With the new academic year in full swing, most schools will be reviewing operations from the previous year as they compile their financial statements, while also planning for the year(s) ahead.
Indeed, with some apparent headspace forming following the challenges of the last 18 months, many Pelican clients are seeing this as an ideal time to review current procedures and implement new strategies to ensure ongoing success.
Here our education expert, Jerry Meldrum, discusses some areas schools may wish to review to improve student and support services while also ensuring key areas of compliance and risk are addressed.
Develop a procurement strategy
This time of year is a particularly good time to look at procurement because of the awareness of previous year’s costs that financial statements bring.
Identify your ongoing strategy, looking at which cost areas need review, and where improvements can be made.
Here are some key things to look out for:
- Contract Register – Identify which contracts need to be renewed through the course of the year and compile your strategy for renewal to ensure it aligns with your operational priorities. Also review all your existing contracts to ensure that they still fulfil your requirements – and seek to re-negotiate if required.
- Income vs. Expenditure – Which departments are in deficit that could break even or create a surplus, why are they in deficit? Are the costs too high, or does the front-end service need to be improved?
- Benchmark, Benchmark, Benchmark – The market’s pricing changes constantly and schools should be able to report with confidence that they are paying a fair rate for the current market and achieving best value for money.
- The Devil is in the Detail – if your analysis combines budget areas into one category, split this out and analyse. Then review on an individual supplier level and, if you can, at an individual product level – from this you’ll gain a far better understanding of what’s being spent and build a strategy to improve it.
Identifying areas of risk and building contingencies
As part of any operational review, schools will compile a risk register and they should take into account risks in their supply chain and services, too.
Use the data afforded by financial statements to identify areas of risk and check on legislation changes, to ensure compliance.
Some areas that are particularly relevant currently are:
- Natasha’s Law – from the 1st of October 2021, all food outlets must comply with Natasha’s Law which pertains to allergen labelling on pre-packaged food items – whether made onsite or elsewhere. Recent supply chain issues have made this significantly more difficult yet the responsibility is with the school to adhere, so contingency should be built for this.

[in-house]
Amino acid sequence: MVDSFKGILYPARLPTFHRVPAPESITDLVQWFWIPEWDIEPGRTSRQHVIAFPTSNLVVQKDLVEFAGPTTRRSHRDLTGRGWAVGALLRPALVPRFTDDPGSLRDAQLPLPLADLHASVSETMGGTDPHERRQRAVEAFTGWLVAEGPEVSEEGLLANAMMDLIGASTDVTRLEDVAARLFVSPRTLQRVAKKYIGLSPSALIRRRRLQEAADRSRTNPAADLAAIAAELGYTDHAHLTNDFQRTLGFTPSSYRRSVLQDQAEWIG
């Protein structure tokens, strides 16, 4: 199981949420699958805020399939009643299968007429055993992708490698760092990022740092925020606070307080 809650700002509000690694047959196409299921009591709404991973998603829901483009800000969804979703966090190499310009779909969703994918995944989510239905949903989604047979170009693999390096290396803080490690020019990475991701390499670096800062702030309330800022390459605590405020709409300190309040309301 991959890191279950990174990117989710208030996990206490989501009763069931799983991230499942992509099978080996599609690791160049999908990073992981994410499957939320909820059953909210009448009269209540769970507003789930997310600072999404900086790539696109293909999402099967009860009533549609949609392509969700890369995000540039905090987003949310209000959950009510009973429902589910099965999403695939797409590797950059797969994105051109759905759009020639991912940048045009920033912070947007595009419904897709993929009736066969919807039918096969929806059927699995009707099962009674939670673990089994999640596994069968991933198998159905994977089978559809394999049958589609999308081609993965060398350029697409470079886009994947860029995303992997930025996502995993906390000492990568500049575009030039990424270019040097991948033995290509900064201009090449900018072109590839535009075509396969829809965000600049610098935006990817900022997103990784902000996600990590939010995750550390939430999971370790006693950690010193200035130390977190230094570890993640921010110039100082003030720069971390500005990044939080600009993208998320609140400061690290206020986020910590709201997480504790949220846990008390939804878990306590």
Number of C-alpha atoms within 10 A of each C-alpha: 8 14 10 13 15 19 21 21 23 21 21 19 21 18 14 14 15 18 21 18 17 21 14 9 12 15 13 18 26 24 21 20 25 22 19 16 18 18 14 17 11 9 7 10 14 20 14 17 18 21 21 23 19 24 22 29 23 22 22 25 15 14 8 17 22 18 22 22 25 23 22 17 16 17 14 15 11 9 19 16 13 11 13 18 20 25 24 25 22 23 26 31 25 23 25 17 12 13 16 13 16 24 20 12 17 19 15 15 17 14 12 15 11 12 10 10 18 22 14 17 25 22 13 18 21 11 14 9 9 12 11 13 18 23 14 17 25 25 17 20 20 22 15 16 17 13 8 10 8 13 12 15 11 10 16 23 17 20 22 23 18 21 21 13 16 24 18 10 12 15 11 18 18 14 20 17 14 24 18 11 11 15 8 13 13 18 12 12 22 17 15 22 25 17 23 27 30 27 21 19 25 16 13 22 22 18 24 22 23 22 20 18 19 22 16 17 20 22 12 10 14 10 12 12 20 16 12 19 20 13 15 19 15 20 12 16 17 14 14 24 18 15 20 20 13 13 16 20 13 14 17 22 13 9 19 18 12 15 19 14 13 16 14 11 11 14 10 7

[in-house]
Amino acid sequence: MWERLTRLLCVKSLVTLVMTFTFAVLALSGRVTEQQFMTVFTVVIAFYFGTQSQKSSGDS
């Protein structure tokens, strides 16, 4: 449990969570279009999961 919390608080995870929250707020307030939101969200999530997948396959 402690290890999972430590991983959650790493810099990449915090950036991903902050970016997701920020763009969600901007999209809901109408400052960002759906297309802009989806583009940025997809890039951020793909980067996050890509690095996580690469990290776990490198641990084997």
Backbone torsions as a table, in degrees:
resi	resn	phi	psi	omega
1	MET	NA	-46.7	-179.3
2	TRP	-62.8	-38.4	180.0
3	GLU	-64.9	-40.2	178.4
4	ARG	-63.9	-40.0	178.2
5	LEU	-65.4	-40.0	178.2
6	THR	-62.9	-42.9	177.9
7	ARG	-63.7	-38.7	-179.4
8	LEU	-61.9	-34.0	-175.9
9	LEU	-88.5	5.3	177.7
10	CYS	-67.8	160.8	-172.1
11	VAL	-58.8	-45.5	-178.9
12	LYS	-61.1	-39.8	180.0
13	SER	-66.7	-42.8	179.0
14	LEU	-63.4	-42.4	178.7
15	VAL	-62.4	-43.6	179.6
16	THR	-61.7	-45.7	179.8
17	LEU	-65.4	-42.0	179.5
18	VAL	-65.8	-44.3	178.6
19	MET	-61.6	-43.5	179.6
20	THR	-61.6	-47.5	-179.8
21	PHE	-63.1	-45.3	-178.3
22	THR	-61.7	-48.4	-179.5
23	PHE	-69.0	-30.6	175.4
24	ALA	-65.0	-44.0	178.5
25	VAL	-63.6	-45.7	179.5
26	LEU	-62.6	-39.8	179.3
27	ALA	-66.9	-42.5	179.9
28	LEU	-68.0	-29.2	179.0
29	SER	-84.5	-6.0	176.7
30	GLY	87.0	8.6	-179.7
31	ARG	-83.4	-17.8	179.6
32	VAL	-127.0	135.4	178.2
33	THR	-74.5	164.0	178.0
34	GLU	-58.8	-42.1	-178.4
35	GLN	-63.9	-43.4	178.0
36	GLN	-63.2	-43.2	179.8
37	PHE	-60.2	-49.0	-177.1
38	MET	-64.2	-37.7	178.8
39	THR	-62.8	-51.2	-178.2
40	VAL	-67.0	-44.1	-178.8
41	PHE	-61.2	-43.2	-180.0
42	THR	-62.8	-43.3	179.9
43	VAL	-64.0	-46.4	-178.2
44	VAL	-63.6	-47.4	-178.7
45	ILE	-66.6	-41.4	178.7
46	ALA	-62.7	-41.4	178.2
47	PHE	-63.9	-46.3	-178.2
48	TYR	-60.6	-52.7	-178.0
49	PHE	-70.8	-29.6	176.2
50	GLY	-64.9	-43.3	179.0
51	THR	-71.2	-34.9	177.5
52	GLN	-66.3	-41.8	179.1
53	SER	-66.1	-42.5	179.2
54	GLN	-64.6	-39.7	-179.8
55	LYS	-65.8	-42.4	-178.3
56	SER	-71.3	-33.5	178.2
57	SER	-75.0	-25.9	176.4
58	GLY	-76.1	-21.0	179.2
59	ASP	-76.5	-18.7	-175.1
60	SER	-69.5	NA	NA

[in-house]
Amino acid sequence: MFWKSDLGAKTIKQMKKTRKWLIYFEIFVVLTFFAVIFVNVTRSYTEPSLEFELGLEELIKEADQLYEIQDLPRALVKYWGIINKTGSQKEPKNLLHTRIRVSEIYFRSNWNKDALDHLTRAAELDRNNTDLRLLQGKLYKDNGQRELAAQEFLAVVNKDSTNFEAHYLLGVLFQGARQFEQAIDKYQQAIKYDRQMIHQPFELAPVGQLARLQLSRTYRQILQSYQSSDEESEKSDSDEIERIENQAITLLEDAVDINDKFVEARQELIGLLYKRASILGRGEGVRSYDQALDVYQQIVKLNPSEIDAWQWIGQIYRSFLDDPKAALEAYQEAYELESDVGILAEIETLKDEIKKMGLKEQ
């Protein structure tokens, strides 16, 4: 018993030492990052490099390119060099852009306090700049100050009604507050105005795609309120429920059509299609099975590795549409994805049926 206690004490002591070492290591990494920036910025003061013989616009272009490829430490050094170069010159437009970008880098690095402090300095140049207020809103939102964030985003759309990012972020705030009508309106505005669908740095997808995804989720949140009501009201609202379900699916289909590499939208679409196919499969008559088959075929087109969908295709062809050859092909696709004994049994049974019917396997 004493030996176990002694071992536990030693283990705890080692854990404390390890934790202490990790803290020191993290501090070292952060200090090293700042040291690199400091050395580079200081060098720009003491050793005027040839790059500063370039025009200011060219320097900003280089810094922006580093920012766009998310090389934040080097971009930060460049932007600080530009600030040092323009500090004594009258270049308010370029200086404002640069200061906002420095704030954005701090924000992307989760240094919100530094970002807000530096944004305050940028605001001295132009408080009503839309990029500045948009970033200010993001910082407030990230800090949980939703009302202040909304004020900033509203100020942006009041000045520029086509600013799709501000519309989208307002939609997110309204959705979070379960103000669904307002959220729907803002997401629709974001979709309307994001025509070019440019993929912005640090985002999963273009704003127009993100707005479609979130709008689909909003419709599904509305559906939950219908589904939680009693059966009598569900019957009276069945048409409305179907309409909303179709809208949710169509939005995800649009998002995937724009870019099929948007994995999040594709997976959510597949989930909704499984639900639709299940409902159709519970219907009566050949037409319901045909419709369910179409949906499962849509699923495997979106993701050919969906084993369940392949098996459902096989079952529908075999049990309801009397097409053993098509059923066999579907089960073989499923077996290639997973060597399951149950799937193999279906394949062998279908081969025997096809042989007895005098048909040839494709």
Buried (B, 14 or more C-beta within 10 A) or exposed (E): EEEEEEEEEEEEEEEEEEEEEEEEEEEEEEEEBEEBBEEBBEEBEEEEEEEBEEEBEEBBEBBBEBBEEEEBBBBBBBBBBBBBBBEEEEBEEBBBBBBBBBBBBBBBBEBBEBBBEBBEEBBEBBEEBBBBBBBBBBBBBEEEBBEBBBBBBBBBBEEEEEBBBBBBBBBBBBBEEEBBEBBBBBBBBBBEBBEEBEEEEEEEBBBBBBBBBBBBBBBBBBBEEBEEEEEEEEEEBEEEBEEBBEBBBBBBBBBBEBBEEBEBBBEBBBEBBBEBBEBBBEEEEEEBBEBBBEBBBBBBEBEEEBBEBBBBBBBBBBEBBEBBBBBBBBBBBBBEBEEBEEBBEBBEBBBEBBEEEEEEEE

- Health and Safety – Check purchasing arrangements for things like chemicals. Are correct COSHH standards being followed? Has training been provided to all users on safe usage and is there a risk to your communities through incorrect product usage?
- Sustainability – Do your purchasing practices support your aims for sustainability, with products that reduce your impact on the environment and traceable sources of supply that demonstrate high standards?
- Purchasing compliance – if you are state-funded, re-check that your spending does not go above public procurement thresholds. As MATs and schools have grown, this issue is cropping up more and more with trustees and the ESFA growing more aware. Commodity categories are most at risk as this is where, traditionally, individual schools have purchased independently.
- Inflation – Inflation is currently rising, and we are experiencing supply chain issues, alongside the usual market pressures seen most years. Seek to mitigate these price rises where possible and create measures to effectively monitor price increases. During contract reviews, check what protections there are against inflationary pressures.
While not an exhaustive list, this all still may seem like a lot to do with your current resources. Don’t forget the Pelican team as we are here to provide support to help you mitigate risk and ensure successful procurement practice – do contact us at firstname.lastname@example.org for guidance and we’ll be happy to offer any advice.